Politics & the Nation
  • Pakistan does a u-turn on Mumbai attacks
    • It admitted that Pakistanis are involved in planning and executing it -- things which it denied so far.  Many believe that this is due to the insurmountable pressure being built on it from the US, the UK and India's diplomatic efforts with the international community.
    • The government circles in India still believe that this is only going half way.  The terrorism infrastructure in Pakistan is still not dismantled and Pakistan continues to be in denial mode as far as involvement of Pakistan's ISI is concerned.  Nobody expects the Government of Pakistan to expressly admit that its government or government agencies are involved.  But dismantling the terror infrastructure and dismantling the ISI or undertaking a thorough revamp or reform of its structure would have soothed the frayed nerves both in India and the world.  With Obama talking tough on terrorism emanating from Pakistan, it looks like it is feeling the heat already.
    • While the international community should keep pressing ahead with the demand for dismantling the terror infrastructure, one thing that should not be lost sight of is this -- Pakistan should not be allowed to slip into total anarchy or become a non-state space a la a Somalia, parts of Afghanistan or something similar.  That poses bigger problems than what the world can effectively handle.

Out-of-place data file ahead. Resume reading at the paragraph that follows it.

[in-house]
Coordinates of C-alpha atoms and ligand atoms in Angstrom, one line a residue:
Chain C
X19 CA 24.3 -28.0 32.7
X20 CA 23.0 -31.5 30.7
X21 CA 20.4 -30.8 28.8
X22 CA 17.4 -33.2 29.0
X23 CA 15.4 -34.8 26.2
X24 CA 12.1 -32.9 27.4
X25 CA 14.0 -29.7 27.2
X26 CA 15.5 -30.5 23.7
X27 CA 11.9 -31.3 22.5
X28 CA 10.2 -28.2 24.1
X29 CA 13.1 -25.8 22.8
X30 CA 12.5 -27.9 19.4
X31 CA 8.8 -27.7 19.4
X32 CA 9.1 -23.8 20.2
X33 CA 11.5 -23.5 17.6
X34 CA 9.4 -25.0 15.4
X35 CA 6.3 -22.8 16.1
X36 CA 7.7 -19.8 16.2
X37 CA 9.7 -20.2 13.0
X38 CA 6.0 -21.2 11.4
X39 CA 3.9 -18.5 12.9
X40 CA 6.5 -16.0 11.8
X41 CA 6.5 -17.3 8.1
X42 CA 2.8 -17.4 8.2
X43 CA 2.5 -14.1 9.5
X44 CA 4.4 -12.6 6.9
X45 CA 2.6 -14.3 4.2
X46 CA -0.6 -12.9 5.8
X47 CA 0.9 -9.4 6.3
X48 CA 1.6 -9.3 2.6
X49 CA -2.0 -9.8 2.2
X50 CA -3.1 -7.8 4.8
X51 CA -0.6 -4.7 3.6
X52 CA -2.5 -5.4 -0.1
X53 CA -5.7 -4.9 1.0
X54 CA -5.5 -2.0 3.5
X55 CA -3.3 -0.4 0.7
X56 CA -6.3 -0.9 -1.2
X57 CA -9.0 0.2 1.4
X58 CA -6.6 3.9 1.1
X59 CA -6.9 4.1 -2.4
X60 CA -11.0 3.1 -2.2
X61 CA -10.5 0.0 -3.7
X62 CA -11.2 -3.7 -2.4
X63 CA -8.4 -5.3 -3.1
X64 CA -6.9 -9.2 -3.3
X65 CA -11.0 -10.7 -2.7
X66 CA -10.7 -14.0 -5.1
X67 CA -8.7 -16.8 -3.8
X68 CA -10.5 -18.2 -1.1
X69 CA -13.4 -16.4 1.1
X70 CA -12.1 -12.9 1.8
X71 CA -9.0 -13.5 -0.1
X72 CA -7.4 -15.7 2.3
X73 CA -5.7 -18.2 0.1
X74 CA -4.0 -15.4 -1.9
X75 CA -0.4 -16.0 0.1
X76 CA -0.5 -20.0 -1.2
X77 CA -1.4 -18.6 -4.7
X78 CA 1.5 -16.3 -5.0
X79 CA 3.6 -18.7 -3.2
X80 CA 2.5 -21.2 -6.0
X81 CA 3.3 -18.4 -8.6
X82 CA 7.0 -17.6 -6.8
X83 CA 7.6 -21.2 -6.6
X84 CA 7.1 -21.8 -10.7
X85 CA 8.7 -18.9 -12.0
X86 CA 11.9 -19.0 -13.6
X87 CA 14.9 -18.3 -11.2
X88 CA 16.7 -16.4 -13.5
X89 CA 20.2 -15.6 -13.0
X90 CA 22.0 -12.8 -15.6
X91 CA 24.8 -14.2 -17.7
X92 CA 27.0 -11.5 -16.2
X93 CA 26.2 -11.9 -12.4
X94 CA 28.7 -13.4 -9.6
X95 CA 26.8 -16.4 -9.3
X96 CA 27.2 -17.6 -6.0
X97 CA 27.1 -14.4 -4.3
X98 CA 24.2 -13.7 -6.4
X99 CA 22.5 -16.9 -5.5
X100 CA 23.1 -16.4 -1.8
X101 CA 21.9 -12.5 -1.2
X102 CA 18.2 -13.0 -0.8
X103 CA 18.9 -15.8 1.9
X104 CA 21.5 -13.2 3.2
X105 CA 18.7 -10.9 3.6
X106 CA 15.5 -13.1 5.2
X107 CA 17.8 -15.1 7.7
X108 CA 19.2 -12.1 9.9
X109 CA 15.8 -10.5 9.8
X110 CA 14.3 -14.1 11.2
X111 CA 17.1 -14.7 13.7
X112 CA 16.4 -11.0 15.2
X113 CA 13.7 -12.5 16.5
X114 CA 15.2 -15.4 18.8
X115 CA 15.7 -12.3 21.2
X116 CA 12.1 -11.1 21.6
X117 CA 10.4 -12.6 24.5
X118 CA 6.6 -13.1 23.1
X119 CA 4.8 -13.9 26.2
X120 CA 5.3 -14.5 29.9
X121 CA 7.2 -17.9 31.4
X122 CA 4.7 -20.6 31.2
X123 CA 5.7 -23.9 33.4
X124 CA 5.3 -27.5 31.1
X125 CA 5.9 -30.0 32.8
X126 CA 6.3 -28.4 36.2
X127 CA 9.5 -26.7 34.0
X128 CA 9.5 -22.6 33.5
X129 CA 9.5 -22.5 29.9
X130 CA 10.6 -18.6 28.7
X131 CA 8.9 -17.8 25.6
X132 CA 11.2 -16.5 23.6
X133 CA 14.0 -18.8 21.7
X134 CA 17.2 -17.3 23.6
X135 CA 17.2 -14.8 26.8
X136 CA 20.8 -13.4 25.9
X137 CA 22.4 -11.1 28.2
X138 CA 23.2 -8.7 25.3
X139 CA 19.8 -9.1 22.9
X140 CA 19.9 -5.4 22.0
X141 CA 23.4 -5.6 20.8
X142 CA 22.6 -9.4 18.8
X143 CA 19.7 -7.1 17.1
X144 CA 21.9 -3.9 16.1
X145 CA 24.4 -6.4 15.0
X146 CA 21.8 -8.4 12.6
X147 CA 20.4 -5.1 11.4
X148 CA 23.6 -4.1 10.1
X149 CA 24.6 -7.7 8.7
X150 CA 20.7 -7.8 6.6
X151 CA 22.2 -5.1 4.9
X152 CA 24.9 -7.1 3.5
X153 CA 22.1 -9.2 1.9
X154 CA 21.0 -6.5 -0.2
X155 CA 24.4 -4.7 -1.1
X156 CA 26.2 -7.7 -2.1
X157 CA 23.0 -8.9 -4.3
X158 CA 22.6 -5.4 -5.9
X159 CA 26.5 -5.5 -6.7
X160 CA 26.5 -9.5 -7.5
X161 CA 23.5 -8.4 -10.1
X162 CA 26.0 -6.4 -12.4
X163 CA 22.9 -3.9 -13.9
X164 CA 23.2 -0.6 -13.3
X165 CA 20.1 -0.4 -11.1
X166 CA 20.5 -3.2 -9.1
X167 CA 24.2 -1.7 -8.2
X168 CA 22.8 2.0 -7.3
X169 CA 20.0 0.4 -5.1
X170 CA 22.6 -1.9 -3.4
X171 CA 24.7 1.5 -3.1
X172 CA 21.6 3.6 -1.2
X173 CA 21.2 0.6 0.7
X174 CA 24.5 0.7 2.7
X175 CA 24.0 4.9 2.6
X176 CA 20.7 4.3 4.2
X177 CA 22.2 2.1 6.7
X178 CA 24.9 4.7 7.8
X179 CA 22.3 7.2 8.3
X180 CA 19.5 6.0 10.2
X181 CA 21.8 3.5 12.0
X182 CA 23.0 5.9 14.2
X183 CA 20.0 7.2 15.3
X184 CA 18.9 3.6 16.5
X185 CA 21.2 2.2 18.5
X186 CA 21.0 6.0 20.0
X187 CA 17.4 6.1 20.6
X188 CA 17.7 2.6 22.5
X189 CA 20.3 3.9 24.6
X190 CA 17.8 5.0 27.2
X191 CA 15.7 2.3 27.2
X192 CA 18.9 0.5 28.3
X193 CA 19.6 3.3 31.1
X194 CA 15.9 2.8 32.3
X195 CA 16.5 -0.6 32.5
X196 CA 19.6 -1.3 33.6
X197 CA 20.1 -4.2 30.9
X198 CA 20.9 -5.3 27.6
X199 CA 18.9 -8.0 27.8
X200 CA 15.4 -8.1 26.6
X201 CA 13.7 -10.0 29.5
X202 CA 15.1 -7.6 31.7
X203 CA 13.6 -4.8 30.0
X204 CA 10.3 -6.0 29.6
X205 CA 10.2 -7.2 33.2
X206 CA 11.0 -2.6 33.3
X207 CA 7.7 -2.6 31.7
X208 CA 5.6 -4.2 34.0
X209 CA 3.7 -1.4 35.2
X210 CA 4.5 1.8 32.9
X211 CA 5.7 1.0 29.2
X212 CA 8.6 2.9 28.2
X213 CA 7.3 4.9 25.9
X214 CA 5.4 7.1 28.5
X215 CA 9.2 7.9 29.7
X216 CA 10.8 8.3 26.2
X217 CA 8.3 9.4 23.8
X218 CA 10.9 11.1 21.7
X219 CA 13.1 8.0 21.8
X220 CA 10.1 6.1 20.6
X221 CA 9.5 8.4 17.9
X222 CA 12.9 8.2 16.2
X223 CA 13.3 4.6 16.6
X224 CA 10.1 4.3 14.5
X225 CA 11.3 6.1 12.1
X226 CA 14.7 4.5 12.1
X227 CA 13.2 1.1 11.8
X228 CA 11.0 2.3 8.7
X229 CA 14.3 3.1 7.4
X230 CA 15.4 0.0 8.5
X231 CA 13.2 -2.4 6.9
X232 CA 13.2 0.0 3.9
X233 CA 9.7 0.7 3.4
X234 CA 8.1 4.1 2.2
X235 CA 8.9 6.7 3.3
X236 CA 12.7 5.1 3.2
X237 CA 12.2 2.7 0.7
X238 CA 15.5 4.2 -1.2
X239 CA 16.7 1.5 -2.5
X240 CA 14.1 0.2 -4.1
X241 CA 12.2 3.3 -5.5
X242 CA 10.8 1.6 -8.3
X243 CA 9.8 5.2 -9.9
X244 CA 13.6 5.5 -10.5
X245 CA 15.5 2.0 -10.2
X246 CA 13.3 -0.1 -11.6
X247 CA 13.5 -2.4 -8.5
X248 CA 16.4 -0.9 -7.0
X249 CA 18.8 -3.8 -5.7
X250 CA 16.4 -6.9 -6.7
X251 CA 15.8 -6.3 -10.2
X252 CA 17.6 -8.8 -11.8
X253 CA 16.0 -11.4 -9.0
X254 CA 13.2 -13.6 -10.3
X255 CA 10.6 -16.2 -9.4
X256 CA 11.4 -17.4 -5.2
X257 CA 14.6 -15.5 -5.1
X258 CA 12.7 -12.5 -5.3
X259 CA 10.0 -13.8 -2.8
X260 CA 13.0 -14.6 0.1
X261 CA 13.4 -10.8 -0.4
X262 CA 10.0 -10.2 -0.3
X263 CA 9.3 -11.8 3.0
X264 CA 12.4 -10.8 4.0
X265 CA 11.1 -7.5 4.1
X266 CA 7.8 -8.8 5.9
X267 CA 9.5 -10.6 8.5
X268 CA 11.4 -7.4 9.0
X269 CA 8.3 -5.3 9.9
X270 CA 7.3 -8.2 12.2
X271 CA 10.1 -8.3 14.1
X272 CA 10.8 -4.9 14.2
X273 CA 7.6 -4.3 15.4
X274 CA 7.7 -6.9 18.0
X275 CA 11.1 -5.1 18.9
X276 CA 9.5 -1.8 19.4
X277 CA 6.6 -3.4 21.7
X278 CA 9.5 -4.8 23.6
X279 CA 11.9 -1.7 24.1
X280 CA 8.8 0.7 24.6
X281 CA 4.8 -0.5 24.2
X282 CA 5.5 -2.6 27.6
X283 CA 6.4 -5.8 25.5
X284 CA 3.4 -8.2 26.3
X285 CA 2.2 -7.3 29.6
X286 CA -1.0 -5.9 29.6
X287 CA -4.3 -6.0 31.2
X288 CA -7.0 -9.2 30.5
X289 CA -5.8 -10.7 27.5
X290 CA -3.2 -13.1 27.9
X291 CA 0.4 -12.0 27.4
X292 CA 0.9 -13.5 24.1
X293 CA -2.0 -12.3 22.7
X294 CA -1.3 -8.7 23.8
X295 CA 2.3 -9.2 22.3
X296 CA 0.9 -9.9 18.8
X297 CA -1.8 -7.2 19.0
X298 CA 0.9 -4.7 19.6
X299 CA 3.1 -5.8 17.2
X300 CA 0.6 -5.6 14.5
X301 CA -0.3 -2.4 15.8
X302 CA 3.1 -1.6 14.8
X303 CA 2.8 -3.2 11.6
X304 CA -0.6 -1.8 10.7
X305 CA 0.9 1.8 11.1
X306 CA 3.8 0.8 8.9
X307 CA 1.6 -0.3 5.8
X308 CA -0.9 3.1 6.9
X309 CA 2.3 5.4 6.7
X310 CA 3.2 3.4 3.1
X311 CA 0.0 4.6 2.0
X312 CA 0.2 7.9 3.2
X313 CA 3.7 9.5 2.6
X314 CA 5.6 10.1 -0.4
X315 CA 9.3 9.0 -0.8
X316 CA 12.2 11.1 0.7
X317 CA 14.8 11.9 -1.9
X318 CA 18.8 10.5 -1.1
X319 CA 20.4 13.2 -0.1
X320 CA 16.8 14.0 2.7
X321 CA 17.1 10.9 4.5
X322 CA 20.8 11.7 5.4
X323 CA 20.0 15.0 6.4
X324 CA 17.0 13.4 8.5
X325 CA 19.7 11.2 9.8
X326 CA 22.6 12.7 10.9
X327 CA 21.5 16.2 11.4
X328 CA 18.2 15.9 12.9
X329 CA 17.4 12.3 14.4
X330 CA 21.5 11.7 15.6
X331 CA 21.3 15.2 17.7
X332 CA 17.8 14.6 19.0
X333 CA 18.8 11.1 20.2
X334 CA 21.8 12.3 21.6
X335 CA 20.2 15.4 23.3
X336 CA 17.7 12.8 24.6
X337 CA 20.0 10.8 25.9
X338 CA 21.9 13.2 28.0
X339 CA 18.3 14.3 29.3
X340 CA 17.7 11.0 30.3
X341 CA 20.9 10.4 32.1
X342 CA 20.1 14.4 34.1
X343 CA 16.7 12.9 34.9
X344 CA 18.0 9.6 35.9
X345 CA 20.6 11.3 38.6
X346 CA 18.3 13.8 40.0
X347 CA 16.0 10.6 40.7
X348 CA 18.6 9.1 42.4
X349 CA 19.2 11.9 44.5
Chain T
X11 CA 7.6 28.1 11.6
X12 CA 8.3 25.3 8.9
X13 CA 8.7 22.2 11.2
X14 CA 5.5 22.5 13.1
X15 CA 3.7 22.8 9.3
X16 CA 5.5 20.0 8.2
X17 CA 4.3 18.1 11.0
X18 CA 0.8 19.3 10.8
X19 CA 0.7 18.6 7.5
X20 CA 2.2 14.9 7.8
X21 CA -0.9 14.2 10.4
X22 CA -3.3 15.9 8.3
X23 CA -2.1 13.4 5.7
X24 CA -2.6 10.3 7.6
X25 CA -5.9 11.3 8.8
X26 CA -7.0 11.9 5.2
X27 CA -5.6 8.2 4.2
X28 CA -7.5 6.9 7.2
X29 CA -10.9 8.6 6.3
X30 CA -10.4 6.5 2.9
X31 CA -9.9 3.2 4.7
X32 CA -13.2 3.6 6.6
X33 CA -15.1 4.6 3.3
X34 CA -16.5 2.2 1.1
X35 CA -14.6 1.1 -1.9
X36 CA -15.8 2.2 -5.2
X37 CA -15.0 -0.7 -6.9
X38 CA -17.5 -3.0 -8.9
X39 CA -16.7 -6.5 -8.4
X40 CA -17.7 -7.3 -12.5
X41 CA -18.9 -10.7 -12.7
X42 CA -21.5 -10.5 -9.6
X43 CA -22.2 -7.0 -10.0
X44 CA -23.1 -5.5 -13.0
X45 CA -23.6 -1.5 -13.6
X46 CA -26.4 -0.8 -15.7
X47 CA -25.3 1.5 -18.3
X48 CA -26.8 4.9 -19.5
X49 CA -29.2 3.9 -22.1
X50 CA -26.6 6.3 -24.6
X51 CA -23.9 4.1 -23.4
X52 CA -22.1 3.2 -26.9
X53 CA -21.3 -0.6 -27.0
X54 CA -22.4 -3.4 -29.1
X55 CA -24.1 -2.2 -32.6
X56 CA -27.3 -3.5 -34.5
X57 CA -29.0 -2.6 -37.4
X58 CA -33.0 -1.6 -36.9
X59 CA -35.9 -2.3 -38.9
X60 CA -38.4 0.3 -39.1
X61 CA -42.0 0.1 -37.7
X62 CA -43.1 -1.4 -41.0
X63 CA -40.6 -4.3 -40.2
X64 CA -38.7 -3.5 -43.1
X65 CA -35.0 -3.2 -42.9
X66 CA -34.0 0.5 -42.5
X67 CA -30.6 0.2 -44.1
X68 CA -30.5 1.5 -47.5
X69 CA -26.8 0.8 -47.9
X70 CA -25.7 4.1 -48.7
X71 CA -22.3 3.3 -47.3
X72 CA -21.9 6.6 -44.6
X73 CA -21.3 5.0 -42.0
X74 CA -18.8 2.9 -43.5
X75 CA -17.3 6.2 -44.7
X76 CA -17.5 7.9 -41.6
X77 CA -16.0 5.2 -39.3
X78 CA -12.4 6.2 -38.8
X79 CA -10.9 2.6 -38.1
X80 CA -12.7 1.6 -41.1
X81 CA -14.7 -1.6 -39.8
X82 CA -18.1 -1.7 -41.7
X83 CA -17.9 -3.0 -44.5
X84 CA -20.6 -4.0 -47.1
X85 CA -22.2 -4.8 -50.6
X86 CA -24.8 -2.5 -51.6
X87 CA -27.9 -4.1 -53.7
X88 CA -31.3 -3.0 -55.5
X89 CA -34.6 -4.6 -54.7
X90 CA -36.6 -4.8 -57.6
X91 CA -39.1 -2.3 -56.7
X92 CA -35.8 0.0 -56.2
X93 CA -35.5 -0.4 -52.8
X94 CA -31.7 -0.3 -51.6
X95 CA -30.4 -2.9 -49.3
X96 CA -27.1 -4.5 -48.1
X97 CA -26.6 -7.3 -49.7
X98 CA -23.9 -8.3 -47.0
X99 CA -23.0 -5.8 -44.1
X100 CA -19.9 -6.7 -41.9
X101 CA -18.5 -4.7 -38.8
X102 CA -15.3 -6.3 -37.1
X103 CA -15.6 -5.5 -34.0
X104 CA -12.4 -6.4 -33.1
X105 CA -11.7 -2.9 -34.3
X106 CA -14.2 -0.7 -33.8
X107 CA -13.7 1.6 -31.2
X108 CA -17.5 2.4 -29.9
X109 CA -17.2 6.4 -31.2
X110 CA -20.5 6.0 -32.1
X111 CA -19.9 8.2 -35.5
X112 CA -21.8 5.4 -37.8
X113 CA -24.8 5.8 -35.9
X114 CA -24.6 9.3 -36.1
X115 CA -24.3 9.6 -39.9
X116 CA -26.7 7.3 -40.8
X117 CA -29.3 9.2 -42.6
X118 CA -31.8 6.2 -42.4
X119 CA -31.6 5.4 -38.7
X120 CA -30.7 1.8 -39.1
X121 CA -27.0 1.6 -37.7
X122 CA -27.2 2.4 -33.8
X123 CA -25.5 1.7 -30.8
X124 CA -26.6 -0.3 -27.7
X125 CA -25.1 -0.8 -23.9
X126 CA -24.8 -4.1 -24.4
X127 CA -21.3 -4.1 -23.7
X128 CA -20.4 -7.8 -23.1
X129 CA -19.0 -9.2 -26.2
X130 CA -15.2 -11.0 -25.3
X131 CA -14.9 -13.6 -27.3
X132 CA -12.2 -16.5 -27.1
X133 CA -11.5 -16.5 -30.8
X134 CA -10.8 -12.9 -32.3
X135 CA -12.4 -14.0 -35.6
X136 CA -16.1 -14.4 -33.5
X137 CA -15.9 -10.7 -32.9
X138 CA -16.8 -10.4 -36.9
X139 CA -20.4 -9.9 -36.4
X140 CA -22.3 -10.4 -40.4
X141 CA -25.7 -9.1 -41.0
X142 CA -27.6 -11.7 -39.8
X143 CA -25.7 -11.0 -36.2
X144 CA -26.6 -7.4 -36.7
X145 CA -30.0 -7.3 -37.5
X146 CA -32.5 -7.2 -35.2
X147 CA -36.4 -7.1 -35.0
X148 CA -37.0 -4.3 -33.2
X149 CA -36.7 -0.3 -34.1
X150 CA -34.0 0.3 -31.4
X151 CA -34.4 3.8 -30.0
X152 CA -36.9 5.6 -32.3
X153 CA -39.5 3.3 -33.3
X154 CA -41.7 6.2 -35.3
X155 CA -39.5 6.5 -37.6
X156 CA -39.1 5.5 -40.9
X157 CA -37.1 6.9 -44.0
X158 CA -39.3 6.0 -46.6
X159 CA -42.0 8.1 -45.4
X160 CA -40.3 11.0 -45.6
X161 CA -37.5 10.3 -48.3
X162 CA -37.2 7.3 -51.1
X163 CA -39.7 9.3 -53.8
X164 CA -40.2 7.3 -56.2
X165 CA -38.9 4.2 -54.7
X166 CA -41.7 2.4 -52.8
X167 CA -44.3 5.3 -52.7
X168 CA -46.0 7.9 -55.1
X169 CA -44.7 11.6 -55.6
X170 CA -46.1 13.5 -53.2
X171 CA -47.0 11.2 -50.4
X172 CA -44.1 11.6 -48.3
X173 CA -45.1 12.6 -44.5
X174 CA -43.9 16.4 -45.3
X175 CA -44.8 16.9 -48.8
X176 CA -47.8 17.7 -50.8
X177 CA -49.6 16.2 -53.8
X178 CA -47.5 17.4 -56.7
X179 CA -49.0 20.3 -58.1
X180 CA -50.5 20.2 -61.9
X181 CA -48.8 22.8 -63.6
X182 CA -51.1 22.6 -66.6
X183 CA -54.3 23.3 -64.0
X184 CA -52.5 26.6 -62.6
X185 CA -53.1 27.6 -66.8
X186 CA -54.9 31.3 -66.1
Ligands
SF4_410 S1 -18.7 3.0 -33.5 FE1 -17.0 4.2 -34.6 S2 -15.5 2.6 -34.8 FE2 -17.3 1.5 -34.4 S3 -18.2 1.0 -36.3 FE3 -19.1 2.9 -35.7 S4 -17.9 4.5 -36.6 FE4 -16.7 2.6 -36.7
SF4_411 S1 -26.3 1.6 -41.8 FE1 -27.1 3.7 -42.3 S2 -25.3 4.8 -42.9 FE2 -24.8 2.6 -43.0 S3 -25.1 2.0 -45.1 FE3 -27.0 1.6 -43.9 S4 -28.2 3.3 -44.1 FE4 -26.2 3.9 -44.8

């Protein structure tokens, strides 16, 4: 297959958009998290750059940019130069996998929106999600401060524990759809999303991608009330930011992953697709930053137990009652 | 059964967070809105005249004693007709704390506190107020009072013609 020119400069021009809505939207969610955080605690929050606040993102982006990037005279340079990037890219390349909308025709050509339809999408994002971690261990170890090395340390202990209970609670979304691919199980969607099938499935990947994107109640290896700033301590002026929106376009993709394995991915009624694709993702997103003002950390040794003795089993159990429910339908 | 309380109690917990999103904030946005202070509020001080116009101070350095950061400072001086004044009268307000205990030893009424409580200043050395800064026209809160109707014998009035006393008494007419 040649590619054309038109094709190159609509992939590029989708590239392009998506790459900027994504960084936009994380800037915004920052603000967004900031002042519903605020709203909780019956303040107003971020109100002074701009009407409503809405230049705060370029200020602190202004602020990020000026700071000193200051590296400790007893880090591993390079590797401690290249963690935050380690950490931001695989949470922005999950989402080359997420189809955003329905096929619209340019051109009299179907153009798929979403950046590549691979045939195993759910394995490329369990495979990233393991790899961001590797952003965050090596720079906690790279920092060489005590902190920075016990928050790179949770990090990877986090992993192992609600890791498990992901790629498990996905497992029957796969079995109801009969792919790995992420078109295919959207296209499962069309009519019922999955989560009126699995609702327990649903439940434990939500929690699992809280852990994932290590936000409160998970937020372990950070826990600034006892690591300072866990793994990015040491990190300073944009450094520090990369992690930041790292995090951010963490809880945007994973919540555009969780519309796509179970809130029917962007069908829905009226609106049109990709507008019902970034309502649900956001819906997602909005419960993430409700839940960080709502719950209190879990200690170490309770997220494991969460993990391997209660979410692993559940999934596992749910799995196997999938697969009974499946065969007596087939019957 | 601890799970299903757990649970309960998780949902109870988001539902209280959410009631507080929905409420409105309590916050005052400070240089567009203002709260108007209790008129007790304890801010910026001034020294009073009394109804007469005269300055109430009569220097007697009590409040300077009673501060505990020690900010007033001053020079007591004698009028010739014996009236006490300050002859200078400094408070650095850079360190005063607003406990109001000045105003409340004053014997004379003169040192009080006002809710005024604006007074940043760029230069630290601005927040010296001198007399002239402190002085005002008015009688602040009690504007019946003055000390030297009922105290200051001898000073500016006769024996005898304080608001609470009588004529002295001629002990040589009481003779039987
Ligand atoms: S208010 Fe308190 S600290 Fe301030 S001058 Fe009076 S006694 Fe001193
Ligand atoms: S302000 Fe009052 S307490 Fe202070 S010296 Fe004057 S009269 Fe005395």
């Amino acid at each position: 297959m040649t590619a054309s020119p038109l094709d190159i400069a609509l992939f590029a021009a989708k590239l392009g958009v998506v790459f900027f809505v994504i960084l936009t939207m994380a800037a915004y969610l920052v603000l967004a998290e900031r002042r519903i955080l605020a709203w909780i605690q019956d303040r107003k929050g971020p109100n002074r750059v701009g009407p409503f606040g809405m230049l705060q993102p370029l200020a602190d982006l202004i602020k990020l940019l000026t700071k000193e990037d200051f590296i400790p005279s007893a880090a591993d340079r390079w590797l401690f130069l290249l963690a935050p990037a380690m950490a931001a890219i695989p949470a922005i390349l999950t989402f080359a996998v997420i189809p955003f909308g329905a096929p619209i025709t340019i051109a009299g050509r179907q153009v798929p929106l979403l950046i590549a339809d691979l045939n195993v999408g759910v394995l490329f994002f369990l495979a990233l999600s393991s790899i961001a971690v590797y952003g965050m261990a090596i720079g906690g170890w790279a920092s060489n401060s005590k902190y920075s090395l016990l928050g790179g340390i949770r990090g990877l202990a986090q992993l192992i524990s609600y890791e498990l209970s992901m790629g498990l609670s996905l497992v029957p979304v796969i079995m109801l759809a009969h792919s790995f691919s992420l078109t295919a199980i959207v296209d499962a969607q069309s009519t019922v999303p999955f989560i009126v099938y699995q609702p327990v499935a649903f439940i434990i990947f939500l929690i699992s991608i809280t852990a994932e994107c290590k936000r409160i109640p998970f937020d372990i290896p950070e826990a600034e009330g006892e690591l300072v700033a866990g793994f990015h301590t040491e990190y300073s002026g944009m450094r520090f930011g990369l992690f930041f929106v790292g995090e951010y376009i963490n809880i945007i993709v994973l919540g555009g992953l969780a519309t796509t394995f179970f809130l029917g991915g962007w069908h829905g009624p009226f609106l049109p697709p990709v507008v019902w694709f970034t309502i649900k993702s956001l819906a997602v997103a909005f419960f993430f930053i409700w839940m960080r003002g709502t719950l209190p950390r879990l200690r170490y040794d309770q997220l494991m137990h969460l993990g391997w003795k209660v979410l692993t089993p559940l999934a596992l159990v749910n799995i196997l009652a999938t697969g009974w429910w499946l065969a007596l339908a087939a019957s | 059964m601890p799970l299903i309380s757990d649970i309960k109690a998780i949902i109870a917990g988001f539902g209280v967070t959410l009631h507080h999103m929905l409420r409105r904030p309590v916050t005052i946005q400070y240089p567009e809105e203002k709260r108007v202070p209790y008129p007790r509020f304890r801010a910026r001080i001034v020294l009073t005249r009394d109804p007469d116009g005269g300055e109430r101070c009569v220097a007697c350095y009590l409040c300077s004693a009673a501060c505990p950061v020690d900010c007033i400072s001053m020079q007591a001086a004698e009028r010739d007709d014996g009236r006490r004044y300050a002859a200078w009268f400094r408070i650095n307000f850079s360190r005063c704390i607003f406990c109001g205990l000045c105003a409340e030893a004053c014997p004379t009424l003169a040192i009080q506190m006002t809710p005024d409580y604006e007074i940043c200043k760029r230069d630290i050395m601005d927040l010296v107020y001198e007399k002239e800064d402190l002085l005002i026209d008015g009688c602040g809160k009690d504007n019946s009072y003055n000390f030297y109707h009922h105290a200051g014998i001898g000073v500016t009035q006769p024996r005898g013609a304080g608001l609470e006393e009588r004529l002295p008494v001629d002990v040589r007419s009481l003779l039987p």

• It's not enough if you have interest of the business or shareholders in mind; you need blessings from the Church too!
    • In a rare instance of the Church interfering with business decisions, the Archdiocese of Thrissur has opposed the merger of Catholic Syrian Bank with Federal Bank.  
  • State of India's children
    • Of India’s children 43% are malnourished today as they were 15 years ago, against the average of 26% in all developing countries, and higher even than the average of 35% in the least developed countries. 
Finance & Economy
  • FDI policy liberalization that is announced by the government:
    • It announced that it will allow foreign investment well beyond the current sectoral limits. Henceforth, foreign investment coming into a holding company majority owned by Indians will not count as FDI when invested in a downstream subsidiary. 
    • This will enable Indian promoters in sectors such as telecom, insurance, civil aviation, etc., to get more foreign investment into their companies without being constrained by current FDI limits. So, companies in these sectors can legitimately breach the FDI limits by getting foreign funds through separate holding companies. 
  • Independent directors quit by the droves
    • Some 115 independent directors on the boards of more than 100 listed firms have quit in the past one month.  
    • This is attributed largely to the Satyam scam.  The Satyam episode tarnished the reputations of its six independent directors, and some of them have been forced to engage lawyers to fight possible litigation by investors, both in India and abroad. 
    • It has also brought home the risk of reputational, and possibly even financial, damage to scores of luminaries across corporate India, forcing many to reassess the level of commitment to the companies on whose boards they sit.